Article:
Health Insurance? Grow Your Own
What we know as “health insurance” is in fact “sick insurance,” since it only kicks in once we’re ill or injured. It’s really there to protect our finances rather than our physical well-being. True health insurance would help us optimize and maintain our health, so we don’t get sick in the first place, and run up those death-defying bills.
We should be directing our attention and resources to the front end of the healthcare arc, shifting our focus from the doctor’s office or hospital (or grave) to the point of origin: the garden, the wellspring of health-giving, disease-preventing vegetables and fruits. ObamaCare, meet BurpeeCare.
BurpeeCare is our company’s pet name for a program that lowers health care costs by boosting Americans’ health. Burpee has, after all, been supplying American gardeners with seeds and plants for 135 years. While we think it’s catchy, the name is not that important, the concept—improving Americans’ health from the ground up—most assuredly is.
The garden offers a prettier prospect for healthcare than what’s currently on offer. In 2012, healthcare expenditures in the U.S. cost a whopping $2.8 trillion. Some 75% of these healthcare costs—and seven out of 10 deaths—arise from preventable diseases like diabetes, heart disease, high blood pressure, stroke, and cancer.
Obesity, now afflicting 78 million American adults, plays a major role in promoting these preventables. Our obesity epidemic is expensive—costing $190 billion in related healthcare expenses and $153 billion in lost productivity. There is no mystery to why one-third of American adults are obese and seven out of ten are overweight. Americans tend to consume vastly more calories than they expend. The Great American Eating Disorder finds the people of our great nation turning the food pyramid on its head, binging on unhealthy fats, salt and sweets, while neglecting nutritious grains, fruits and vegetables. Too many Americans are, in effect, eating themselves to death: dying from their diet.
How do we Americans like our food? Cheap, fast, abundant and effort-free. Nowadays, we eat half of our meals outside the home, opting for fast food or snack-ready health-unfriendly “food products.” The food industry meanwhile churns out more chow than Americans can safely consume: producing 3,200 calories of food per American each day, when the average recommended daily calorie intake is around 2,200 calories. Well, that surplus food—and calories—has to go somewhere, and it does: plumping America’s expanding waistline.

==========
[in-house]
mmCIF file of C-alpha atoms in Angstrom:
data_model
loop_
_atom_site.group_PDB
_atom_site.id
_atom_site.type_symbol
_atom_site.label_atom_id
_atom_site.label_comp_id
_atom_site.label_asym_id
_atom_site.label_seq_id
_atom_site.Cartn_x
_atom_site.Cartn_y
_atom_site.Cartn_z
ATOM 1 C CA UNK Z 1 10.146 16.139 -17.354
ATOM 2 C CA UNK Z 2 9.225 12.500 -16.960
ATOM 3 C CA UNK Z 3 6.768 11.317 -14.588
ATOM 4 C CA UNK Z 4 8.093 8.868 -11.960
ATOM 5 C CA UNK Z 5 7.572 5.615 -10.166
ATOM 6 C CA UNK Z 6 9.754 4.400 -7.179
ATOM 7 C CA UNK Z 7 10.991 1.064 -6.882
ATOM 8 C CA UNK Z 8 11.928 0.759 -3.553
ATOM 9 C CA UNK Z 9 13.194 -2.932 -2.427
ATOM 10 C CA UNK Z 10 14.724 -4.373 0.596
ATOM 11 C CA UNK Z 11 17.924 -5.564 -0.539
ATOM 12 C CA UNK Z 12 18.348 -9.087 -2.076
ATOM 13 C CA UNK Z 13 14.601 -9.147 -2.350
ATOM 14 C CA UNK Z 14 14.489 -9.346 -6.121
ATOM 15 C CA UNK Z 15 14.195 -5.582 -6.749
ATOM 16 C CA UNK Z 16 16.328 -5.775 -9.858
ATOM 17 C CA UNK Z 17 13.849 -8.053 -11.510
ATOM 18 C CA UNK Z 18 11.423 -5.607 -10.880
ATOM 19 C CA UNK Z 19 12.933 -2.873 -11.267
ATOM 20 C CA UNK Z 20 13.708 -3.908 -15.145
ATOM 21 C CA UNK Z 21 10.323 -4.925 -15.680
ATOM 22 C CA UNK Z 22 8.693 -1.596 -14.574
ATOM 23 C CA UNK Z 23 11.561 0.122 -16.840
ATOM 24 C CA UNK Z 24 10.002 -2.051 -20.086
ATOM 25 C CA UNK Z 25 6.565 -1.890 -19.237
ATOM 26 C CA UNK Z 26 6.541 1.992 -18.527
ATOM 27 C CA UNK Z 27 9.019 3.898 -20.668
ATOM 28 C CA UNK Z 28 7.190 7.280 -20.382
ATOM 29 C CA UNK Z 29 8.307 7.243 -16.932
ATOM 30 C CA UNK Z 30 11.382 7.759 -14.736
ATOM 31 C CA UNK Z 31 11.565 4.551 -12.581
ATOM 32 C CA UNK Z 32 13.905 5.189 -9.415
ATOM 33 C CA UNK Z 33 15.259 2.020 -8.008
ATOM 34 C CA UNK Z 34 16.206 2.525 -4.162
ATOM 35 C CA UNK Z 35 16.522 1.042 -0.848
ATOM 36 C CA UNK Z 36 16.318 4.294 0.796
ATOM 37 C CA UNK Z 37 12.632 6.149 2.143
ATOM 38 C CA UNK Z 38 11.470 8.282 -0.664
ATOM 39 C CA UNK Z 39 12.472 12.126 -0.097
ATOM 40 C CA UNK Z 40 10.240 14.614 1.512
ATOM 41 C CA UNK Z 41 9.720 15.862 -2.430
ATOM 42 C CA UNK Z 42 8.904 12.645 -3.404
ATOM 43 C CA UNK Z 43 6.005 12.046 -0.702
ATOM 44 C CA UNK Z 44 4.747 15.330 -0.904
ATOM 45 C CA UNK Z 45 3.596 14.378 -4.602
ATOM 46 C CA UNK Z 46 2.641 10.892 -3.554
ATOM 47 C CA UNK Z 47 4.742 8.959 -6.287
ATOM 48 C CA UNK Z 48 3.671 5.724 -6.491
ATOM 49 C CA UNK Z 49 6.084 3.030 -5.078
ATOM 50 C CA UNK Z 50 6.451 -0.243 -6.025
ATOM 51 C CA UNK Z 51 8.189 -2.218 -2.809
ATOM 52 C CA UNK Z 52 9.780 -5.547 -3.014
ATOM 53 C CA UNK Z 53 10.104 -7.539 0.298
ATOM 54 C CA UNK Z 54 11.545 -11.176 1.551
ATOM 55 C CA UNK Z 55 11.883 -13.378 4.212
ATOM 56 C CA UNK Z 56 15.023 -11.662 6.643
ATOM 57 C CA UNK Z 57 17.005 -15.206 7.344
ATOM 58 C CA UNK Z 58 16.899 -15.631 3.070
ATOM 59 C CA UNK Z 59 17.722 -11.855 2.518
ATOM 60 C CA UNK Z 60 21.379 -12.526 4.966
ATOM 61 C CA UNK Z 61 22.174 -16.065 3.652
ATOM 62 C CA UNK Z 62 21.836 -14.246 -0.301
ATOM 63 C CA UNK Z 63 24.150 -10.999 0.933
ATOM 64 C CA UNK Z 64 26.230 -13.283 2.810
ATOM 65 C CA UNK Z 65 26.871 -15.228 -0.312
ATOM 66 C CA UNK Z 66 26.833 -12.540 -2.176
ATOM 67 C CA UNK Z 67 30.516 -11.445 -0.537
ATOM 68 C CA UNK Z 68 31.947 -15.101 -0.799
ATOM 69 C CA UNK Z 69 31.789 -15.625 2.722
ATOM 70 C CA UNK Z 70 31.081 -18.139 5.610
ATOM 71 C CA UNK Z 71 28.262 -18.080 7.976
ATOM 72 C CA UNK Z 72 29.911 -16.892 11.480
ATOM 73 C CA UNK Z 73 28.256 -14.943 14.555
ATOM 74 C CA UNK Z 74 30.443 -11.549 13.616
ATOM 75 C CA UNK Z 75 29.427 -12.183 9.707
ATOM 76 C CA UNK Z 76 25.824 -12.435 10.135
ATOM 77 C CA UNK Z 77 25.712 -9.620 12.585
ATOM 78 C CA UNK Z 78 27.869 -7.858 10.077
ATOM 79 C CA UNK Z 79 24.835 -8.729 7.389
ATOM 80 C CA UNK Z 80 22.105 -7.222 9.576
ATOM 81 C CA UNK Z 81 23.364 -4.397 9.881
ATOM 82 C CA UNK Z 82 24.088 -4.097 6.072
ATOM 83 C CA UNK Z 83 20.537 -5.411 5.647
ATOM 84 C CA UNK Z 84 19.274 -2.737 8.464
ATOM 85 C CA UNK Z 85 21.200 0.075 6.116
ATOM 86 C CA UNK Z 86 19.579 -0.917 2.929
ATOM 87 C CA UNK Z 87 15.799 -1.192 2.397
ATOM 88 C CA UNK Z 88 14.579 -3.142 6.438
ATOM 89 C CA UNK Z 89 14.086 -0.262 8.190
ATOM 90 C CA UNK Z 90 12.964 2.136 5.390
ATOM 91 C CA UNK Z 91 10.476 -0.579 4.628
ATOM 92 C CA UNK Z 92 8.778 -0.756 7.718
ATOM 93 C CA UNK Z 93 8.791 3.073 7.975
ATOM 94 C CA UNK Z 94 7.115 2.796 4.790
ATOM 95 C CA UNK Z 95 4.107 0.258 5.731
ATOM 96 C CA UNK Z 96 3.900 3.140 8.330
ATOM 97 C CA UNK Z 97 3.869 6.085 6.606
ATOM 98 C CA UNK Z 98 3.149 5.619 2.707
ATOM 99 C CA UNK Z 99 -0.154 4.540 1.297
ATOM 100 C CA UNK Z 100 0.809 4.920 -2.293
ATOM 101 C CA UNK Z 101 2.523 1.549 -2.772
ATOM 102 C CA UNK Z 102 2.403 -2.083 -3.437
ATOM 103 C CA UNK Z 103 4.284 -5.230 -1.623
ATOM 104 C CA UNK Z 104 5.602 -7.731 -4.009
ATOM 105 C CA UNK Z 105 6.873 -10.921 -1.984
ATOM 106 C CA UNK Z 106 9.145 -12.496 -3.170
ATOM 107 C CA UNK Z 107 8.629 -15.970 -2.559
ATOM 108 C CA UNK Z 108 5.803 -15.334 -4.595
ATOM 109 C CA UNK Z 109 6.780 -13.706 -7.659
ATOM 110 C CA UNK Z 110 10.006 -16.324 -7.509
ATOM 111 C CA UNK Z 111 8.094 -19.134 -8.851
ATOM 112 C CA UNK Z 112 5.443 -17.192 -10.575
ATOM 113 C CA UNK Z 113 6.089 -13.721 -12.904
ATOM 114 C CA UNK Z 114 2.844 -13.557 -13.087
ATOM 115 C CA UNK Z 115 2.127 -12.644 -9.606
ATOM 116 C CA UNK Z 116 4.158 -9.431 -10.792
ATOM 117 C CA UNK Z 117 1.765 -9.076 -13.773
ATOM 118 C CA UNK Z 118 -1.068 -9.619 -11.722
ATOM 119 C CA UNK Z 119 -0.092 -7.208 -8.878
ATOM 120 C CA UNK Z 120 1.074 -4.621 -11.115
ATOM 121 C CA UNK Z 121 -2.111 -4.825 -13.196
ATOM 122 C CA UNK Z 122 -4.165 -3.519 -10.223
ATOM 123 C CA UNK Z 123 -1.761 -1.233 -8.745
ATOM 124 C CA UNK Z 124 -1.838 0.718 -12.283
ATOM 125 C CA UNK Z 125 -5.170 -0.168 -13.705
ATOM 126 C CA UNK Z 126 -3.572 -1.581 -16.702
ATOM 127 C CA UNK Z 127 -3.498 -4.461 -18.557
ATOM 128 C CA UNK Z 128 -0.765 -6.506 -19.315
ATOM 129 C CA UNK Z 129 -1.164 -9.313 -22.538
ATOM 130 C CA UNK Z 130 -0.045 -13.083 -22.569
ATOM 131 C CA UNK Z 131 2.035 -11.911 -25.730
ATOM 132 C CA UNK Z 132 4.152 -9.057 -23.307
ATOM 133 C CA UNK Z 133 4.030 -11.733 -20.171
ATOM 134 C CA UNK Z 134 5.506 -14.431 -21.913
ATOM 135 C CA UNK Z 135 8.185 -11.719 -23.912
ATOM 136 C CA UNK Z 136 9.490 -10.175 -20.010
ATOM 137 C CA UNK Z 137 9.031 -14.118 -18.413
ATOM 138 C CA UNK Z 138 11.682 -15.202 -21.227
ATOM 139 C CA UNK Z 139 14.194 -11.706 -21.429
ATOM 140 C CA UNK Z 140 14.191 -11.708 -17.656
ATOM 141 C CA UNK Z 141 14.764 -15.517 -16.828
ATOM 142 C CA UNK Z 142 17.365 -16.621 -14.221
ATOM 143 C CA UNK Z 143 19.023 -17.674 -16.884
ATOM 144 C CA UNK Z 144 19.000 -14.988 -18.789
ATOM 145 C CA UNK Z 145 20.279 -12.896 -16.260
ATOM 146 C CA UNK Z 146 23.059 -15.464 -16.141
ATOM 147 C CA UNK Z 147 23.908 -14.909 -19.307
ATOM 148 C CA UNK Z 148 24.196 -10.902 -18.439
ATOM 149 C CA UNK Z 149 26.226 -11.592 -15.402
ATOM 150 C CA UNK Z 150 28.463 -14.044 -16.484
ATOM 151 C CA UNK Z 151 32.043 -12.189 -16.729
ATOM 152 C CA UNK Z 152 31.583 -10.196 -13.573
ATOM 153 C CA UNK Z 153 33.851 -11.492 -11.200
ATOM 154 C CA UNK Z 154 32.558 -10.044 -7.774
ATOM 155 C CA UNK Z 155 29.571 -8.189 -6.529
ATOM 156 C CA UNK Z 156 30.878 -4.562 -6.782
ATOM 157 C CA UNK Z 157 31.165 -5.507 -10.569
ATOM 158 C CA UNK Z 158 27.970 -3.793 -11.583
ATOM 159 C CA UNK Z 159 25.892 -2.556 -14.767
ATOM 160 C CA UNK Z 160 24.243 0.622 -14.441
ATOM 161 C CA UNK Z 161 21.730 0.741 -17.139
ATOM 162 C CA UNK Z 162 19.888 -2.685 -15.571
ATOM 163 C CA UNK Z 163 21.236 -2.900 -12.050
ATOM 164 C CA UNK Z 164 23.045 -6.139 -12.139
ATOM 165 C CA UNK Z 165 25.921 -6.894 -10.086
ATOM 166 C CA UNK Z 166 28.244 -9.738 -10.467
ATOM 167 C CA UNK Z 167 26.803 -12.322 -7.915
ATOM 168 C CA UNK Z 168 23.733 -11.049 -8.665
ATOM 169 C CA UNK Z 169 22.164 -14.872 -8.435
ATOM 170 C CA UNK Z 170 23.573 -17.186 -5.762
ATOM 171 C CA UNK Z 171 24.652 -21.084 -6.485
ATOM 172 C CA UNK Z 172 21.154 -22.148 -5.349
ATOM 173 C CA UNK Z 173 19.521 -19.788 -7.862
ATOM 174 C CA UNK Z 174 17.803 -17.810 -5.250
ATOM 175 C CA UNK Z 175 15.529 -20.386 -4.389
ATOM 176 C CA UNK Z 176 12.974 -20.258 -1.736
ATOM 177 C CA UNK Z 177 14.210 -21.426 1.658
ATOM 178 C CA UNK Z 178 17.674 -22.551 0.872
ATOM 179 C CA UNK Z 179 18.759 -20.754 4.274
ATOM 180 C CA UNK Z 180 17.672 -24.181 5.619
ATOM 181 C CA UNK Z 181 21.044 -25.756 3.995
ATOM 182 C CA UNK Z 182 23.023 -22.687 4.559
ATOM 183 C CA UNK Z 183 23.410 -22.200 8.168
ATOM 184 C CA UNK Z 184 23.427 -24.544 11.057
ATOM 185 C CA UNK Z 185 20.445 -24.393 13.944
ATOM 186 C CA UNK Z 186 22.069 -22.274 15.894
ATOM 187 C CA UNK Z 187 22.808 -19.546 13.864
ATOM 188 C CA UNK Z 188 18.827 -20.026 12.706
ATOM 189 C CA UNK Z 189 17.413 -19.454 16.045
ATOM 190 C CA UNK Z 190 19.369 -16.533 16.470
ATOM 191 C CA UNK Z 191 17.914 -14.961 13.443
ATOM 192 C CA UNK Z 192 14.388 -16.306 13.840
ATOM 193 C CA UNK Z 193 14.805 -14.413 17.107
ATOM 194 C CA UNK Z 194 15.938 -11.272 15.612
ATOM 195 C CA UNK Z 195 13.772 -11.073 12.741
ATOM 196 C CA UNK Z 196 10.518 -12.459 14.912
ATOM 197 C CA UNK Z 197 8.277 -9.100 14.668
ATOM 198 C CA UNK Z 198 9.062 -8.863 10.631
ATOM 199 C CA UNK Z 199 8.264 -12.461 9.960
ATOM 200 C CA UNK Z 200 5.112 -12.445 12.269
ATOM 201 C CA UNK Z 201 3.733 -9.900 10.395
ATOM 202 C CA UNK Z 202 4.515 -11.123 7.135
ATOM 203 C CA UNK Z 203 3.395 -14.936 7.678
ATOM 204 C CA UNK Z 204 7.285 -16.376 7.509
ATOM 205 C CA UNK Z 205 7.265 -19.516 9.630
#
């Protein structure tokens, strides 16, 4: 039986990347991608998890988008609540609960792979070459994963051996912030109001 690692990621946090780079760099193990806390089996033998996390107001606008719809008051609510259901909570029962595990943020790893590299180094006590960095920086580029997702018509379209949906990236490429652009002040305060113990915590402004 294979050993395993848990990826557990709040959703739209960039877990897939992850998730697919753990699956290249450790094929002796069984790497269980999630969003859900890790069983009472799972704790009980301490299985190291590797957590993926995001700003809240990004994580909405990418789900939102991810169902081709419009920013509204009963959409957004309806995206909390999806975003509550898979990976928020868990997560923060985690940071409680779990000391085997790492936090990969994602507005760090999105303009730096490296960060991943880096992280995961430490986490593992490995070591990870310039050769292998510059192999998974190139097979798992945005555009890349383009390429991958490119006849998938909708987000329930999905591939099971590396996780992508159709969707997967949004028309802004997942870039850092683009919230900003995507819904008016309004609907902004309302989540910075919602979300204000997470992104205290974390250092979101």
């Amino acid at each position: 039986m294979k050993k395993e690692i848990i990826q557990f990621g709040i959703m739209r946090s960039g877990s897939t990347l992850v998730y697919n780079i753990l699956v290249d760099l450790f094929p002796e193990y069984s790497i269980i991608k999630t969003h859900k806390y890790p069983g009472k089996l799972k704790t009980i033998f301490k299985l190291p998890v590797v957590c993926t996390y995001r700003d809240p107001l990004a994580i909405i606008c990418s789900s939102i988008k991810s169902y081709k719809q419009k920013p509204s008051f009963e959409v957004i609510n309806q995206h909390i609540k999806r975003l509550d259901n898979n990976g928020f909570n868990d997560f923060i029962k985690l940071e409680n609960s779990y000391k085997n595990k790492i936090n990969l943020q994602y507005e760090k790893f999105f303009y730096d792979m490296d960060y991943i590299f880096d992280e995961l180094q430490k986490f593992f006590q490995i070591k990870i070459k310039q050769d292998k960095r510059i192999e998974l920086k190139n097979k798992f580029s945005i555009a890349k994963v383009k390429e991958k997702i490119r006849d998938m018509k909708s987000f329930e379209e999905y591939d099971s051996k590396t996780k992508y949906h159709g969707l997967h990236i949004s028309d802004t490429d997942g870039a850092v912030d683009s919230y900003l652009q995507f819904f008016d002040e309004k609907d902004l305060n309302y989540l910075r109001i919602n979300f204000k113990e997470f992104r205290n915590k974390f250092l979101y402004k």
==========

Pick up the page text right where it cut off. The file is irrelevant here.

Even if you are health-conscious, and each day consume the recommended five to 13 portions of vegetables and fruits, anemic supermarket produce is robbed of much of its nutritional wallop by premature harvesting and long-distance shipping. BurpeeCare invites Americans back to the garden, where, in the place of high calorie, fatty, salty, prepared food—or jetlagged, shopworn grocery produce, you can grow and harvest fresh, delicious, health-giving, life-sustaining fruits and vegetables—and at a fraction of the cost of supermarket produce. Food doesn’t get any fresher, purer, tastier, more convenient or less expensive than this. And have you ever heard of anyone binging on green beans, tomatoes, zucchini, or raspberries? Me neither. The garden delivers a harvest of nutritional and monetary dividends. Just a small patch of six to eight tomato plants—yielding the reddest, tastiest, juiciest fruits you can imagine—represents a savings of $5,000 a year, compared with purchasing those anodyne, flavor-free tomatoes at your grocer’s. With BurpeeCare, health truly is wealth.
The garden, with its cheap, abundant and nutrition-packed fruits and vegetables, represents the new face of health insurance: the best, most efficient way for Americans to eat right, keep in shape, and prevent, well, preventable diseases.
BurpeeCare places responsibility for our healthcare not in the hands of the government, insurance companies, doctors and hospitals, but with ourselves. It may not be the total solution to all of our country’s healthcare woes, but it’s certainly the best place to start—right in our own gardens.